Published Date: September 23, 2019

​Patients have many alternatives to a hospital emergency room when they need medical care for an illness or injury that occurs at night or on the weekend: Urgent care centers, retail clinics, virtual physicians who diagnose over the internet, nurse advice lines ― and ― in some major cities ― physicians who make house calls. But what care settings are patients likely to choose?

To answer this question, authors surveyed over 5,000 employees at the University of California, Irvine campus,  a diverse population representing all socioeconomic strata. Based on an analysis of their responses, authors created a publicly available simulation model that allows users to understand what care settings are most likely to be chosen by different populations when faced with different clinical situations. The general findings:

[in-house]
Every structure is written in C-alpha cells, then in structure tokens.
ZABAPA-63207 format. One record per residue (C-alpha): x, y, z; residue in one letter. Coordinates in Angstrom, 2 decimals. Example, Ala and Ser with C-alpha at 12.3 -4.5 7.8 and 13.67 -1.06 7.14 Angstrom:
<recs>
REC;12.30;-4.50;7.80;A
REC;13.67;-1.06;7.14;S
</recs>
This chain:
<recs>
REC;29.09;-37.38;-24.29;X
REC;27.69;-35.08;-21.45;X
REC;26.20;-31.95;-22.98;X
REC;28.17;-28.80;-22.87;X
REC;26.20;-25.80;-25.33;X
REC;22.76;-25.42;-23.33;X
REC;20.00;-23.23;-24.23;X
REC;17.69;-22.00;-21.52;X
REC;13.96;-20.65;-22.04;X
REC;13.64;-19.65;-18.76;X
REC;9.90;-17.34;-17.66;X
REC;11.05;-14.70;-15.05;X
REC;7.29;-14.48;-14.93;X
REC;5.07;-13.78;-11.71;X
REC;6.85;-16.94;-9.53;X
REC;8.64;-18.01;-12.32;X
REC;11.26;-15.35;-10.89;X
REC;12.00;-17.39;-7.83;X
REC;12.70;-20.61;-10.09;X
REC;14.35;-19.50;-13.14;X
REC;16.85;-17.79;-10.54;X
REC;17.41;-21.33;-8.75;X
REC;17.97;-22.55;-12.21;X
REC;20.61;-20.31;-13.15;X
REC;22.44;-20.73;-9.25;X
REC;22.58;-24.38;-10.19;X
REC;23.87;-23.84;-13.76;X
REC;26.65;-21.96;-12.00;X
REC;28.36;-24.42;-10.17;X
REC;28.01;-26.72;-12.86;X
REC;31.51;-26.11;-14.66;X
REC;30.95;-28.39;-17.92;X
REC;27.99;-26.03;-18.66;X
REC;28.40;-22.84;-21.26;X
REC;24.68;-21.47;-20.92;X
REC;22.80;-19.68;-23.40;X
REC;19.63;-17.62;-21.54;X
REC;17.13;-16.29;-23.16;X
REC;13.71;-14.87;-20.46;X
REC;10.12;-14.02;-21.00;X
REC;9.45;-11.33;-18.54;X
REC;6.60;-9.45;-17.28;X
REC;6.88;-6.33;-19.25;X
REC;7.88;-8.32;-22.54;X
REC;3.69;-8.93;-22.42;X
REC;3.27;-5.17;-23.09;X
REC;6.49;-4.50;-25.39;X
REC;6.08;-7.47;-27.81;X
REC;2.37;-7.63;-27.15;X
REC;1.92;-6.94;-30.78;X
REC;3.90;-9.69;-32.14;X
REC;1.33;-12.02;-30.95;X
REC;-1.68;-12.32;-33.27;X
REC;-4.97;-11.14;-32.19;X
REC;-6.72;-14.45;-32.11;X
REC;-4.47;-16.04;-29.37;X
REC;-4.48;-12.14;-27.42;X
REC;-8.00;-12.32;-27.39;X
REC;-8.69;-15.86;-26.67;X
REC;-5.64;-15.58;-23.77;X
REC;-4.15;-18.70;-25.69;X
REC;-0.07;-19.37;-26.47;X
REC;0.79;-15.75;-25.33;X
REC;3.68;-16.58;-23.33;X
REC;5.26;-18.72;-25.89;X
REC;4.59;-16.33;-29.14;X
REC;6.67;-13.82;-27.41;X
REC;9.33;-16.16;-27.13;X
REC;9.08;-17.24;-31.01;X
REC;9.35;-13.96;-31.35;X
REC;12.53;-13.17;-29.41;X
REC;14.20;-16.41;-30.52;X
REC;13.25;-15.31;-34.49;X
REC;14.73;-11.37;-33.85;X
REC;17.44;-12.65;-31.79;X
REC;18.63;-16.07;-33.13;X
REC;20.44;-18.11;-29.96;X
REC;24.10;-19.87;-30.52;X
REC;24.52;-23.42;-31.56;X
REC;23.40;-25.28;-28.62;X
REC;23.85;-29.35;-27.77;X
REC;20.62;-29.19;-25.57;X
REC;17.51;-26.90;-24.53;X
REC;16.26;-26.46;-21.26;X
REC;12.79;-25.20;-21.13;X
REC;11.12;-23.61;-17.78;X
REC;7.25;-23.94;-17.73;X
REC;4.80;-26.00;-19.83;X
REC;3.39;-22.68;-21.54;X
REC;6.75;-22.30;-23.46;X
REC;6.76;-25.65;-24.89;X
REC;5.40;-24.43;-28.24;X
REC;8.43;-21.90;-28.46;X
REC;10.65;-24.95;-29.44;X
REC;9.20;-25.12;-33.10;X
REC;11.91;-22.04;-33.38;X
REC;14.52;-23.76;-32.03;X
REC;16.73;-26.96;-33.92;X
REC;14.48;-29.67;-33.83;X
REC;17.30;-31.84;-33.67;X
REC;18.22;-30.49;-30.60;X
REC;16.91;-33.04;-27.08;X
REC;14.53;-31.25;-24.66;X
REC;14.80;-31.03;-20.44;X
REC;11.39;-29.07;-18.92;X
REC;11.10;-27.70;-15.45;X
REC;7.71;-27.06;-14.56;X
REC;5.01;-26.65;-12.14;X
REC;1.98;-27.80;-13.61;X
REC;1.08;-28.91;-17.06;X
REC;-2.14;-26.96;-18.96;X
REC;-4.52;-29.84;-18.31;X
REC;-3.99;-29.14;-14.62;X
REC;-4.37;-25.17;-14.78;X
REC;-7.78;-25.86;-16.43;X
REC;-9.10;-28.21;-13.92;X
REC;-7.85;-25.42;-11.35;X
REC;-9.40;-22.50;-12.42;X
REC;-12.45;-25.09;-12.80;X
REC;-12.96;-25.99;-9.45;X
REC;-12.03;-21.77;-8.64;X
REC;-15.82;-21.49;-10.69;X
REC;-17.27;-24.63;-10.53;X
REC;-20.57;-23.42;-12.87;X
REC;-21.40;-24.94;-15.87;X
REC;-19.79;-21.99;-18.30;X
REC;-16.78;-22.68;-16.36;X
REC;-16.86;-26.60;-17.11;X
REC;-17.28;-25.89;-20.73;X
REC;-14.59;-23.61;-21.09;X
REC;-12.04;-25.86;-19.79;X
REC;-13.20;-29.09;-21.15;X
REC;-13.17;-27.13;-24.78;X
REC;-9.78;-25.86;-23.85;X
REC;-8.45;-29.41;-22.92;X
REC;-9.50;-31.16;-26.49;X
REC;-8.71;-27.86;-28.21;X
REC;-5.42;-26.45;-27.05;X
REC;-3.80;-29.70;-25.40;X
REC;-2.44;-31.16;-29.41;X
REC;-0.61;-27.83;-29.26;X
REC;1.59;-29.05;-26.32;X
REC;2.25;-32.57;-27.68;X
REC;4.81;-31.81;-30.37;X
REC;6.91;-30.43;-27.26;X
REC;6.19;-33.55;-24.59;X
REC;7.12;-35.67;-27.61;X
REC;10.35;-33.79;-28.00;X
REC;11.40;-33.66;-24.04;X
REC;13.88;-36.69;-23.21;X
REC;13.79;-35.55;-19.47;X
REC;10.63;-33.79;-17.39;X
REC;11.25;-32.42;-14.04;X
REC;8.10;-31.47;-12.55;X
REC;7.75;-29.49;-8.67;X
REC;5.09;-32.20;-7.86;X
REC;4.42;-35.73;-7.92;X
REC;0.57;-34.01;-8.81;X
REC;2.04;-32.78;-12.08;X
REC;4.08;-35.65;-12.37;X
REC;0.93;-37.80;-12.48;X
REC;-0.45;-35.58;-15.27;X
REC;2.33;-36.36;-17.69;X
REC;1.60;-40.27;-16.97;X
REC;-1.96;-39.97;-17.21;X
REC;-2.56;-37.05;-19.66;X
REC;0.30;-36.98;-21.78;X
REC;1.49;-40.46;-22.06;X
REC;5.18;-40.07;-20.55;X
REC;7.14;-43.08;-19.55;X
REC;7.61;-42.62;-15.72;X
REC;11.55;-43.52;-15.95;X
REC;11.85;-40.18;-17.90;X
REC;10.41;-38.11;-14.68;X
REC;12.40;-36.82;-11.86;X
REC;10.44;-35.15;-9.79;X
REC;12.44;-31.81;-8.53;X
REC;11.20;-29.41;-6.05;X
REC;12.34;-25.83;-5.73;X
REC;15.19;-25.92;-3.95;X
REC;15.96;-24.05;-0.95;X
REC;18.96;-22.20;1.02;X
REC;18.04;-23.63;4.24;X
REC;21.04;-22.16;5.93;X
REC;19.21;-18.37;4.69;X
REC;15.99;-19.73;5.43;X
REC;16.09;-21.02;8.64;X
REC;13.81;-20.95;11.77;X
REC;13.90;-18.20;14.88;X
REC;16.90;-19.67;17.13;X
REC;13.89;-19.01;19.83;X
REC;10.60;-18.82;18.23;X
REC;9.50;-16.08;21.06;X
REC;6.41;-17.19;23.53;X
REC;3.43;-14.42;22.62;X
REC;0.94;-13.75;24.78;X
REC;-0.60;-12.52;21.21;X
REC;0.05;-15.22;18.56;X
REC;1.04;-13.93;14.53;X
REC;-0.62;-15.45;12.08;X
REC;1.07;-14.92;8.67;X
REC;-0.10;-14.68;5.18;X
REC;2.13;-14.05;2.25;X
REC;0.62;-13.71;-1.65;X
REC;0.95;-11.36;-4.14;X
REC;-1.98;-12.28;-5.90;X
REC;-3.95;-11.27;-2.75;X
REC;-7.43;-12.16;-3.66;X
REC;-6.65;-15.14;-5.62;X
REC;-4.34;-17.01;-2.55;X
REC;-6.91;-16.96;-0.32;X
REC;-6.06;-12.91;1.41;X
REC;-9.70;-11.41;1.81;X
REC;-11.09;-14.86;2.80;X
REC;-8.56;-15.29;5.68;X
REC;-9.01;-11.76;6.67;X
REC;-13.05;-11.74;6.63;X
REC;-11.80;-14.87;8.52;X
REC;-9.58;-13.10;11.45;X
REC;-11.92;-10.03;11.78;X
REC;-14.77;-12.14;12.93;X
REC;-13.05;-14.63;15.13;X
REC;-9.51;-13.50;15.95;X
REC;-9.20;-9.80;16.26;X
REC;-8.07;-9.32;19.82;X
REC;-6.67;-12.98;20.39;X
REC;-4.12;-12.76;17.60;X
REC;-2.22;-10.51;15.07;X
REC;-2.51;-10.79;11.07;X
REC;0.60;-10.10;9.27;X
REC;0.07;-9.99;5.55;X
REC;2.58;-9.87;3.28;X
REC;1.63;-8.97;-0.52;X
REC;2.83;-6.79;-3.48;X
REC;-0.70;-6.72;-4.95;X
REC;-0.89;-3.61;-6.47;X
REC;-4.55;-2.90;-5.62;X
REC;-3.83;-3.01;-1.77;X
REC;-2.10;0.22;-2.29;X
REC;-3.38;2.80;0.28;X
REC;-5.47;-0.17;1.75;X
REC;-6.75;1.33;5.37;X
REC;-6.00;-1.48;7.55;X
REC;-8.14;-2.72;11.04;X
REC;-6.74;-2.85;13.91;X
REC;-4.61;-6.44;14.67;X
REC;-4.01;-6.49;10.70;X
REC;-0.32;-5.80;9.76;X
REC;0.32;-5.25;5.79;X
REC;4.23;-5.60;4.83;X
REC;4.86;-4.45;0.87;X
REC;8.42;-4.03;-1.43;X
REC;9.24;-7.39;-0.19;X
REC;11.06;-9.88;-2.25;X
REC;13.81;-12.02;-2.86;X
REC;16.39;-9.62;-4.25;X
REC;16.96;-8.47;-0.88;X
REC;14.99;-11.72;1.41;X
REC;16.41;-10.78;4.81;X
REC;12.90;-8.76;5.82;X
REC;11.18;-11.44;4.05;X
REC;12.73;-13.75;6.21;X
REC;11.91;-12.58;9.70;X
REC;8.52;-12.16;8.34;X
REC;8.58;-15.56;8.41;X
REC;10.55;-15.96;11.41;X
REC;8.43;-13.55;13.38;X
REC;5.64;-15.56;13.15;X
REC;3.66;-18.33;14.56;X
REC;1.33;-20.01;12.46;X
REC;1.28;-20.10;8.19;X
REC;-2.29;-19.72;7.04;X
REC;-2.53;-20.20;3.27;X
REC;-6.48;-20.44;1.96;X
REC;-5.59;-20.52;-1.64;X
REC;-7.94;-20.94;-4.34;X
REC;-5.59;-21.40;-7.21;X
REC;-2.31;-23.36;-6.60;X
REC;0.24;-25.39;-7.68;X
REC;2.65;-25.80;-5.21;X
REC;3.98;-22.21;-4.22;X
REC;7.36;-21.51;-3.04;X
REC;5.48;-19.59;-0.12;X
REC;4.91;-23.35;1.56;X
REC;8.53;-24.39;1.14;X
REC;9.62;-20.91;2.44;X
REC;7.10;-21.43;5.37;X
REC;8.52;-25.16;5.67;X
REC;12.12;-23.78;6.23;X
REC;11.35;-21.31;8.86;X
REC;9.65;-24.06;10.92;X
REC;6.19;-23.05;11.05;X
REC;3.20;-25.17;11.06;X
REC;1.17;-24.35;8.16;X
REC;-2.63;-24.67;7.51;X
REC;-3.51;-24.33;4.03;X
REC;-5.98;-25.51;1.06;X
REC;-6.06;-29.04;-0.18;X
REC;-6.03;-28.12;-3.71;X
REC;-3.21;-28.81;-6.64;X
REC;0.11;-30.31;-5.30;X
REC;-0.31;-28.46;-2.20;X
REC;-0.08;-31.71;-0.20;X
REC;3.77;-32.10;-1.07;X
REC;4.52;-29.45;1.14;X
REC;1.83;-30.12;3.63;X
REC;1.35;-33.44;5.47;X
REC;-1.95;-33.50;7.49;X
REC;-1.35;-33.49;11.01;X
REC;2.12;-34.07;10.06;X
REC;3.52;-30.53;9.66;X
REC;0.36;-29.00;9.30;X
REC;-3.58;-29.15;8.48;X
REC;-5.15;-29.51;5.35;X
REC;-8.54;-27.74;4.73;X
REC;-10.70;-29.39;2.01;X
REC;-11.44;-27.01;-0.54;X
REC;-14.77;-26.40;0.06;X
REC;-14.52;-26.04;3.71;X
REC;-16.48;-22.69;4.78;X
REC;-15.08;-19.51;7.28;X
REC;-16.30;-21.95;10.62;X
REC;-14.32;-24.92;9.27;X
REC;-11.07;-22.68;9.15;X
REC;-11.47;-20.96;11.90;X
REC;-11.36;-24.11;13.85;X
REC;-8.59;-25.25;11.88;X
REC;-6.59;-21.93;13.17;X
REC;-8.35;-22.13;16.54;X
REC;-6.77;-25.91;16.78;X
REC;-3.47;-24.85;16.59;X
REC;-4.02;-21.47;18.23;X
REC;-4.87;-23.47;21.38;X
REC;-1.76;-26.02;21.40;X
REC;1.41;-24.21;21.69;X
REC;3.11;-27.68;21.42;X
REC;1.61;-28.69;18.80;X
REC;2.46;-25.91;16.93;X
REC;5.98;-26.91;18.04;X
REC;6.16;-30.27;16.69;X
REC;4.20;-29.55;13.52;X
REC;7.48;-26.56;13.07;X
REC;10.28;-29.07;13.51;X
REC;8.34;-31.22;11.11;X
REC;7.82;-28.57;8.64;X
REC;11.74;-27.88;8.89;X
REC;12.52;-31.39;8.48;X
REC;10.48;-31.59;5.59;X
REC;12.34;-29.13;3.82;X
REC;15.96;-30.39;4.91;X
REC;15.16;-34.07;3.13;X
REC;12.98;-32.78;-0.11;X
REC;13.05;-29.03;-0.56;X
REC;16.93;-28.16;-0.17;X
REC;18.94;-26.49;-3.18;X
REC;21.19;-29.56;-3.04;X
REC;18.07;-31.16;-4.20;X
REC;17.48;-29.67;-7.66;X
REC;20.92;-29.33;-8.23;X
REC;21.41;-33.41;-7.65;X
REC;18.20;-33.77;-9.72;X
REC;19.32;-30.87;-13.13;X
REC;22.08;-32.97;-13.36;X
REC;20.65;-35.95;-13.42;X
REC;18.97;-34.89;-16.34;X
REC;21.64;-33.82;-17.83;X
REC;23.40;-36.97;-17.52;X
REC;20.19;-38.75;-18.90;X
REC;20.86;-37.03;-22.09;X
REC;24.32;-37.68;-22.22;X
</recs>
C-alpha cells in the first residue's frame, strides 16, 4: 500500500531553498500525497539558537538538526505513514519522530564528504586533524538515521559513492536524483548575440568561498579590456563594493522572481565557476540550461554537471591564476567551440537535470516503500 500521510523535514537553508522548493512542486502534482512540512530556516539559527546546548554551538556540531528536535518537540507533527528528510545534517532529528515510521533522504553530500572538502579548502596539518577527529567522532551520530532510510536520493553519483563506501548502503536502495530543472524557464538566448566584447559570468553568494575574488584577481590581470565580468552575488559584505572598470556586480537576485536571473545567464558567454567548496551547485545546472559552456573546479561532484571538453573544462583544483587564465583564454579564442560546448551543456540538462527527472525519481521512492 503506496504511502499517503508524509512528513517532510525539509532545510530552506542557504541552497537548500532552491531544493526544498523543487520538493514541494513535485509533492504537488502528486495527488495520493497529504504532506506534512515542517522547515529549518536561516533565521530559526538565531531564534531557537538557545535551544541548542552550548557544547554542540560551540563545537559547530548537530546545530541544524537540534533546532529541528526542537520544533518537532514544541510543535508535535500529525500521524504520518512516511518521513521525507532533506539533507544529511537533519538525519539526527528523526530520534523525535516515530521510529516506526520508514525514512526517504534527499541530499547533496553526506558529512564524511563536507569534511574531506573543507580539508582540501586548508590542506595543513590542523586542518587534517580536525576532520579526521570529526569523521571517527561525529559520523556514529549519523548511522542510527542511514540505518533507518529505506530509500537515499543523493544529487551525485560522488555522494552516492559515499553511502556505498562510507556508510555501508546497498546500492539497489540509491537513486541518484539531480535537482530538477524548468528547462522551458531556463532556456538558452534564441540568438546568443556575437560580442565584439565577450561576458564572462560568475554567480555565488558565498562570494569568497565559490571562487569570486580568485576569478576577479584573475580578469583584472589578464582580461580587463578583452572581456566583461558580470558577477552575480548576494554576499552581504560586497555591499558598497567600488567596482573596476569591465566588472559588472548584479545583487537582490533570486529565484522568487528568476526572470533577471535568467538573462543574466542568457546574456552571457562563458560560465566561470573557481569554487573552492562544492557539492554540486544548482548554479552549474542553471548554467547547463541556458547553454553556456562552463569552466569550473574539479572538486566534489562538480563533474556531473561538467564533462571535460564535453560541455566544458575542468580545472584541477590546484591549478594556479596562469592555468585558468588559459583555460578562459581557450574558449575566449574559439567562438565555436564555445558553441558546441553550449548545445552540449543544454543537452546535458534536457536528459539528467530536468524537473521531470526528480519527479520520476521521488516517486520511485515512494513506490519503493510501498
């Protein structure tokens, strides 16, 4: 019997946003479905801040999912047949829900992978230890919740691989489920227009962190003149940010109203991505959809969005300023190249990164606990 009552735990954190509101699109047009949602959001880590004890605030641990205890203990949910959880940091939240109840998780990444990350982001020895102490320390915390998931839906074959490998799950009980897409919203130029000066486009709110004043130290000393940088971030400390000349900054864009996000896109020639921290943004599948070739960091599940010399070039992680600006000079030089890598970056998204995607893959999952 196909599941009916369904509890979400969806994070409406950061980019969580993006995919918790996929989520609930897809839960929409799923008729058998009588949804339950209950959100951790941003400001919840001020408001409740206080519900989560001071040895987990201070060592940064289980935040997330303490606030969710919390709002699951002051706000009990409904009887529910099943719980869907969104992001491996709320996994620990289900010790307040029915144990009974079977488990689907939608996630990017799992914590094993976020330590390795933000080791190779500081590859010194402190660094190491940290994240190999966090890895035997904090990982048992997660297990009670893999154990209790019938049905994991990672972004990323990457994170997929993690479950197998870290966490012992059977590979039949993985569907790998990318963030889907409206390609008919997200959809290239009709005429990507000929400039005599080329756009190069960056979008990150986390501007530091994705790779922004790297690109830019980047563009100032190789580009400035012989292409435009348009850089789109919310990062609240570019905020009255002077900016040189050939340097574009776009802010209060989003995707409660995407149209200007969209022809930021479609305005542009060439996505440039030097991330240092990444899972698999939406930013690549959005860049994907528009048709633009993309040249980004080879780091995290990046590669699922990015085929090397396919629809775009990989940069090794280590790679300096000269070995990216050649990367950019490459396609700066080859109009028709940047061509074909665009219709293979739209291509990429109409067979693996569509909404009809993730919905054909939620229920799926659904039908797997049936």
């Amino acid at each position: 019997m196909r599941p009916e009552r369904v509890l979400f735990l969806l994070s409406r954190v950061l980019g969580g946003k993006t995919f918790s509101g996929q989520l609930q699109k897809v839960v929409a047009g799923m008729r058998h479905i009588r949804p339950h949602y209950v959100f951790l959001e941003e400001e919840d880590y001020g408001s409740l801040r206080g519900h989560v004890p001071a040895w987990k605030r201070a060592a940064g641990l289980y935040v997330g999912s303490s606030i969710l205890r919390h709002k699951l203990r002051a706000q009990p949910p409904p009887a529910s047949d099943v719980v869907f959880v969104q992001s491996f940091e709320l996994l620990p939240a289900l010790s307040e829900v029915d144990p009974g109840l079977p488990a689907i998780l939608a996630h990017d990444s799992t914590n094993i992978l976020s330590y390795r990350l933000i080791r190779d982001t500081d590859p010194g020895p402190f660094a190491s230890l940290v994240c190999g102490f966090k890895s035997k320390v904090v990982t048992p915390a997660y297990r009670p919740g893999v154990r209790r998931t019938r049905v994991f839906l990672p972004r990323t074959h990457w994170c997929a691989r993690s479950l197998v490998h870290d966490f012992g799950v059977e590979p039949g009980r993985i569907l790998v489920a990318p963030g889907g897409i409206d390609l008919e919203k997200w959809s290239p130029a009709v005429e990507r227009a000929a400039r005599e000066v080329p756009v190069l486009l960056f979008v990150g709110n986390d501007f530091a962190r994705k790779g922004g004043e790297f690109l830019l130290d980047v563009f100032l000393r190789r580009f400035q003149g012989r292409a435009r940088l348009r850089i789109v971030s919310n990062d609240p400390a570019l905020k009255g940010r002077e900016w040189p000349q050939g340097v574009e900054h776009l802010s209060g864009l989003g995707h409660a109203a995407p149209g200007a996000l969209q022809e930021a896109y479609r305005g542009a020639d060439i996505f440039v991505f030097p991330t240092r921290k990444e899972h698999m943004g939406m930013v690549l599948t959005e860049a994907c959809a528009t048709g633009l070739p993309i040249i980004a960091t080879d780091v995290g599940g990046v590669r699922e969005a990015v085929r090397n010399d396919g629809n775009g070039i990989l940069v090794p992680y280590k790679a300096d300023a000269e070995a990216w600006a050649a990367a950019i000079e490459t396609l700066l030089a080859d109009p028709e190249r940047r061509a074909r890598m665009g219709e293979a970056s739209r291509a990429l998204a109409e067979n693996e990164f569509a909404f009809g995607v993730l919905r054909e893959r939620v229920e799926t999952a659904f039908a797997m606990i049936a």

• Patients are more likely to choose less costly care settings and settings with less wait time, but that cost is more important than wait time. 
  • Both those choices depend on the severity of the injury or the disease. 
  • Travel time does not affect choice.
The model can inform policymakers and researchers in their efforts to understand the complex relationships between out-of-pocket costs, wait time, severity of the medical condition, and population characteristics that influence the choice of care setting. 

Publication Authors:
  • Dana B. Mukamel, PhD, MS
  • Alpesh Amin
  • Heather Ladd
  • Dara H. Sorkin, PhD